She said it took more than 20 years before she learned from a medical examination that she had the Hepatitis C virus (HCV) that infects more than four million Americans.

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Bjerga analyzes food security in new book, "Endless Appetites"

October 18, 2011 | By Joe Motheral |

Alan Bjerga stood at the podium many times at National Press Club events during his tenure as president last year.

But for the first time he addressed a Club audience as an author on Oct. 17, when he introduced his new book, "Endless Appetites: How the Commodities Casino Creates Hunger and Unrest," at a Club Book Rap.

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Pratchett depends on muse for good ideas

October 17, 2011 | By Joseph Luchok |

Whenever author Sir Terry Prachett needs a good idea, he counts on the "Goddess of Writers."

The imagined deity always helps with some timely coincidence, Pratchett said at an Oct. 14 National Press Club Book Rap.

One example was when he needed a name for the “5th horseman.” He was at a parade and float by Soak Milk passed by. Reflected in a window, he saw Soak backwards, Kaos, and that became the character's name.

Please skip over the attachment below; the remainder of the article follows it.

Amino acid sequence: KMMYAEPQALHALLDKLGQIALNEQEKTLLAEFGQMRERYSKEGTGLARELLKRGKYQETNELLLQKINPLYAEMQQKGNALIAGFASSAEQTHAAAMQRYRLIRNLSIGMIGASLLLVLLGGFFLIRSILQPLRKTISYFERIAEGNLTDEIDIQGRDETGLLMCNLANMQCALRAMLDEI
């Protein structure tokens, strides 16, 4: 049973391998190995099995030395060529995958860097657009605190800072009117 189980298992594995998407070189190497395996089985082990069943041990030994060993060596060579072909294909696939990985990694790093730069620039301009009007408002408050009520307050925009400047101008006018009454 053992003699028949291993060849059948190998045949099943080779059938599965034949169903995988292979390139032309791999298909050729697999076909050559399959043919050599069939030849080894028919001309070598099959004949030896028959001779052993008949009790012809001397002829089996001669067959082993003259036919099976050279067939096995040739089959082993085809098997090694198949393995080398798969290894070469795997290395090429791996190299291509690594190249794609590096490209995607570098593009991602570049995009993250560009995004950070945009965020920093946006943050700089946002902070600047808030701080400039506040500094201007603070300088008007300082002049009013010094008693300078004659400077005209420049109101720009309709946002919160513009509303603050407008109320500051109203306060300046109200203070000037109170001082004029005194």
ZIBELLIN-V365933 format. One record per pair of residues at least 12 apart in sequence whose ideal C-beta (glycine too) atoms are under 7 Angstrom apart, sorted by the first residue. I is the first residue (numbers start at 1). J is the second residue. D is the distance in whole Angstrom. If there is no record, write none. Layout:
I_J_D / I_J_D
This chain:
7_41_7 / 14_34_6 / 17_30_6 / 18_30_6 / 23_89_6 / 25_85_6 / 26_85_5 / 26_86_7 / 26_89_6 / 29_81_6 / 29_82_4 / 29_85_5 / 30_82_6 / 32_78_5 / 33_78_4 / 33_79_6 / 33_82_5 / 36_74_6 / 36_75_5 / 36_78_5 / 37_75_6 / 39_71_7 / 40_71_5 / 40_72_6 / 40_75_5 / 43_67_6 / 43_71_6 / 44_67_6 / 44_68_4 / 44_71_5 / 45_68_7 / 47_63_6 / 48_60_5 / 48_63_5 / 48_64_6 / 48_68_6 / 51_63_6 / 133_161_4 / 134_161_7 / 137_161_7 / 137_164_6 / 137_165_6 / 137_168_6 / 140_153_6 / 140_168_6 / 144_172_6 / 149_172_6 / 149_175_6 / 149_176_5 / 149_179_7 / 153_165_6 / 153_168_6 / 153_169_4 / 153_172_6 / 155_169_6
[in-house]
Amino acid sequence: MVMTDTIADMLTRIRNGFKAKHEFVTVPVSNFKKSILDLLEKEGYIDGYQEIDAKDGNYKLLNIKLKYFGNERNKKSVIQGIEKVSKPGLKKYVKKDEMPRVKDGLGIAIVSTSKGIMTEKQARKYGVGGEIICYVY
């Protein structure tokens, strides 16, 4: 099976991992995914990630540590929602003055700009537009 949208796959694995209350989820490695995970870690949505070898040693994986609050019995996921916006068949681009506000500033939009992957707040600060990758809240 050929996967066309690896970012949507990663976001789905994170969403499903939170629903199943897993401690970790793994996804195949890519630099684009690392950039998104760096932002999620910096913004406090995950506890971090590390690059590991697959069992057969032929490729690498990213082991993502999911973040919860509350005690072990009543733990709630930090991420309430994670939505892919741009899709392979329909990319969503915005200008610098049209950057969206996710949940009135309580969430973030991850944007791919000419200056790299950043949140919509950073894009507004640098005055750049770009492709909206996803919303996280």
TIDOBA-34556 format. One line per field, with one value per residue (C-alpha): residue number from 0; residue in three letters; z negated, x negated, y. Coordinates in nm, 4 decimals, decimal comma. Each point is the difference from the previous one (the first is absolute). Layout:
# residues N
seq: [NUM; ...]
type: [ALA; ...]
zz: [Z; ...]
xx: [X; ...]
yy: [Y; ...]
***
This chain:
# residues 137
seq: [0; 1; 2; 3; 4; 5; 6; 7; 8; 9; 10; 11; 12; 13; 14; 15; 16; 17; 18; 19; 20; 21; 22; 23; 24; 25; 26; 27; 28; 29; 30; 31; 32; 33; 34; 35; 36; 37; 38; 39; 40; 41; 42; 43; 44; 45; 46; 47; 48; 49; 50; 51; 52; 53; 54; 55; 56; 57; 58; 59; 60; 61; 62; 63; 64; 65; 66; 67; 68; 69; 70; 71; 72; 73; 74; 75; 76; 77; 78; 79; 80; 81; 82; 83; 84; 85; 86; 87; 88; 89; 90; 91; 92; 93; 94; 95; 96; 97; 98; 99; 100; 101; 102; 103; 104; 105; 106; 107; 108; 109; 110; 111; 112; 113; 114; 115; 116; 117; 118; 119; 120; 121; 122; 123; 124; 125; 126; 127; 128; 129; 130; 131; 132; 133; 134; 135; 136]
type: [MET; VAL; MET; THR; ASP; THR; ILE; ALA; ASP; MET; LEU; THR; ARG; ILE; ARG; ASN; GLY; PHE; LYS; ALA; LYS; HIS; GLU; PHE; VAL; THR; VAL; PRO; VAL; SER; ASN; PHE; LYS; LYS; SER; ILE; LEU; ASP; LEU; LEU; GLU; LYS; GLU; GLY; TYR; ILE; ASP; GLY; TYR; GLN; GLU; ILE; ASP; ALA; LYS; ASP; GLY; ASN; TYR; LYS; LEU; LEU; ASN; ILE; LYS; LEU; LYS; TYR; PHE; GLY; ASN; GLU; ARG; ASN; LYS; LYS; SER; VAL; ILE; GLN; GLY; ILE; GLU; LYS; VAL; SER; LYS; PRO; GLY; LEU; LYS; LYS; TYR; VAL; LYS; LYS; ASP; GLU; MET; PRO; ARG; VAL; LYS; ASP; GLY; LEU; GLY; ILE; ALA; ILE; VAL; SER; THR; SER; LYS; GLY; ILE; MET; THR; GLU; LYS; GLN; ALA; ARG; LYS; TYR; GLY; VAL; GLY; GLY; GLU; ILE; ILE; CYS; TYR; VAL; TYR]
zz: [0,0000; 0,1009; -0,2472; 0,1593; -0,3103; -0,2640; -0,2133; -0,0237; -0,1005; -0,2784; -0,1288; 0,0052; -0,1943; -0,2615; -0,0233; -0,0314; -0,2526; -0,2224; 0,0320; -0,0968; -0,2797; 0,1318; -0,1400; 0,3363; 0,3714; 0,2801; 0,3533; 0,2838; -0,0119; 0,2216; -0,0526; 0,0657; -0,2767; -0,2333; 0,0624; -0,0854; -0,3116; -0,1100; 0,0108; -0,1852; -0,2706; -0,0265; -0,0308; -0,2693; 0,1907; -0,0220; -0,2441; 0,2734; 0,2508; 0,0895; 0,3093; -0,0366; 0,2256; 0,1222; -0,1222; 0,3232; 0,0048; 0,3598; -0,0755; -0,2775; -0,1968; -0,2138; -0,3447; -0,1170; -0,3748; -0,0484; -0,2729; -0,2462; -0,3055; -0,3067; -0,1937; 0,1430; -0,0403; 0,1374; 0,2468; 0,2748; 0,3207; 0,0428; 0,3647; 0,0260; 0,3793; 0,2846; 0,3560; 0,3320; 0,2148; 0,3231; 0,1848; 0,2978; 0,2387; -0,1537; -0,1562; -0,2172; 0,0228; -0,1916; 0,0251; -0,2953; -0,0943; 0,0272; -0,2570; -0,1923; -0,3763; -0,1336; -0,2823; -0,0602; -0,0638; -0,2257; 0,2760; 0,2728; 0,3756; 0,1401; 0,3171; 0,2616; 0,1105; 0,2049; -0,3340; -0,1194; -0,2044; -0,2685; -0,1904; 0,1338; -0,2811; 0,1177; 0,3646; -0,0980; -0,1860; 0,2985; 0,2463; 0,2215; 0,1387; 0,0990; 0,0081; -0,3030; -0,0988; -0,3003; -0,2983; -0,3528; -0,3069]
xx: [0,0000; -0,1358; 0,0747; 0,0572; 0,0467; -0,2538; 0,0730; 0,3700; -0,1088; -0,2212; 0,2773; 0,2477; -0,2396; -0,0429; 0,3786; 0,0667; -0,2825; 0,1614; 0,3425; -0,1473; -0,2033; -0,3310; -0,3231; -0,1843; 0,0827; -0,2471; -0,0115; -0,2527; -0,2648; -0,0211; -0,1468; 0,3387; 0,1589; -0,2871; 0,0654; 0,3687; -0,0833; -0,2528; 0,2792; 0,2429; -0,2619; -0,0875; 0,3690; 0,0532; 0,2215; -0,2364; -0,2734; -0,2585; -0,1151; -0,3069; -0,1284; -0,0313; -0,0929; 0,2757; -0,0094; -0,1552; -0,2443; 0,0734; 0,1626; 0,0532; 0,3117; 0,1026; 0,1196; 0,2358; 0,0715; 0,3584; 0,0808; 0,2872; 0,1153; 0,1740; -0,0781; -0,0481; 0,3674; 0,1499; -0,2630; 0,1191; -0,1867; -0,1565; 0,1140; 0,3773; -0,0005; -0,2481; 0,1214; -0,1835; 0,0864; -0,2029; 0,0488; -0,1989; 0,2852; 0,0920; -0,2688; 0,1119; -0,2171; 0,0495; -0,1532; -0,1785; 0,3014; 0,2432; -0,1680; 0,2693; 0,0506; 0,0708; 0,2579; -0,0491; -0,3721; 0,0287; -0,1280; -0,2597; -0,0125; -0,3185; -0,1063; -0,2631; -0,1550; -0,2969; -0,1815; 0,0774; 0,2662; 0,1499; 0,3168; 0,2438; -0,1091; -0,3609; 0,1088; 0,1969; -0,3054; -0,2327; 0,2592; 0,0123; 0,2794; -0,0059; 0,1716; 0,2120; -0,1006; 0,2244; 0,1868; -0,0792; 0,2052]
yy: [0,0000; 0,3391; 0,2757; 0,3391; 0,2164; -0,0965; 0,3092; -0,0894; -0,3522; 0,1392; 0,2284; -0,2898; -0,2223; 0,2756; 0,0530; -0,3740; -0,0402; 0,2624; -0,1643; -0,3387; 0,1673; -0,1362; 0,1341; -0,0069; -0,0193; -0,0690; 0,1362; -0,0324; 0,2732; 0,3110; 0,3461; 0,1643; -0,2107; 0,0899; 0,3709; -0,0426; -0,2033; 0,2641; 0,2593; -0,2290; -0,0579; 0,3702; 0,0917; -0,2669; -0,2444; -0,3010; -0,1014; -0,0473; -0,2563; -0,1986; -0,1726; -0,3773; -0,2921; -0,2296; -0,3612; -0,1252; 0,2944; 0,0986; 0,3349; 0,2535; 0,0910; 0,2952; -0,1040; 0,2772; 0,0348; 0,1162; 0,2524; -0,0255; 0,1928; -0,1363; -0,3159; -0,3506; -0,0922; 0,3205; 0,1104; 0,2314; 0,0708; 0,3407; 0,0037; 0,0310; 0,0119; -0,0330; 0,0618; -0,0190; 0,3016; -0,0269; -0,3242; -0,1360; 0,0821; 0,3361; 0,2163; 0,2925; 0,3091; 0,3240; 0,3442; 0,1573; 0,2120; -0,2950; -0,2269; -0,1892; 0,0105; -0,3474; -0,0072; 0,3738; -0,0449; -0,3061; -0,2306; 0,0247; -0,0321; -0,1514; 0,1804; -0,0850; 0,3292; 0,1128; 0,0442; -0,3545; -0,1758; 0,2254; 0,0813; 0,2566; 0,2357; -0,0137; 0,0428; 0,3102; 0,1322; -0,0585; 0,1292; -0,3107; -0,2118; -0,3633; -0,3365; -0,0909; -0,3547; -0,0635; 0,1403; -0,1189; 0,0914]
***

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Transportation Secretary LaHood pushes jobs bill to help transportation

October 13, 2011 | By Joan Mooney |

Transportation Secretary Ray LaHood said passage of President Barack Obama’s jobs bill is a “no brainer” in his Oct. 13 luncheon speech at the National Press Club.

The jobs bill would create thousands of new jobs and allocate $50 billion for roads, bridges and transportation and $10 billion for an infrastructure bank, LaHood said.

“There’s no better example of a traditionally bipartisan issue than transportation,” he said. “There’s no such thing as a Democratic or Republican bridge.”

The infrastructure challenges are enormous, LaHood said.

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National Press Club Speakeasy successfully evades detection by authorities

October 11, 2011 | By Kim Bender |

Zoot-suit and flapper-costumed National Press Club members and their guests packed into the Truman Lounge and Reliable Source as the Club was turned into a 1920’s-era Speakeasy Oct. 3.

Shades were drawn, lights dimmed, and doors shut tight to prevent the “prohis” from detecting a strong and sultry performance of jazz-era standards by The Maureen Mullaney quintet, or the secret members-only poker game that was played in the Game Room.

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Ron Paul: Golden Rule Could End Terrorist Attacks

October 6, 2011 | By Terry Hill |

If the United States stopped occupying other nations, terrorist attacks would cease, Republican presidential candidate Ron Paul said Wednesday at the National Press Club.

Paul, a Republican who represents the Texas 14th Congressional District, said America’s decision years ago to build military bases in the Middle East incited terrorist attacks which drew the nation to begin occupying the region, causing further attacks. Citing Lebanon in the early 1980’s as an example, the congressman said when American military personnel withdrew the attacks “just stopped.”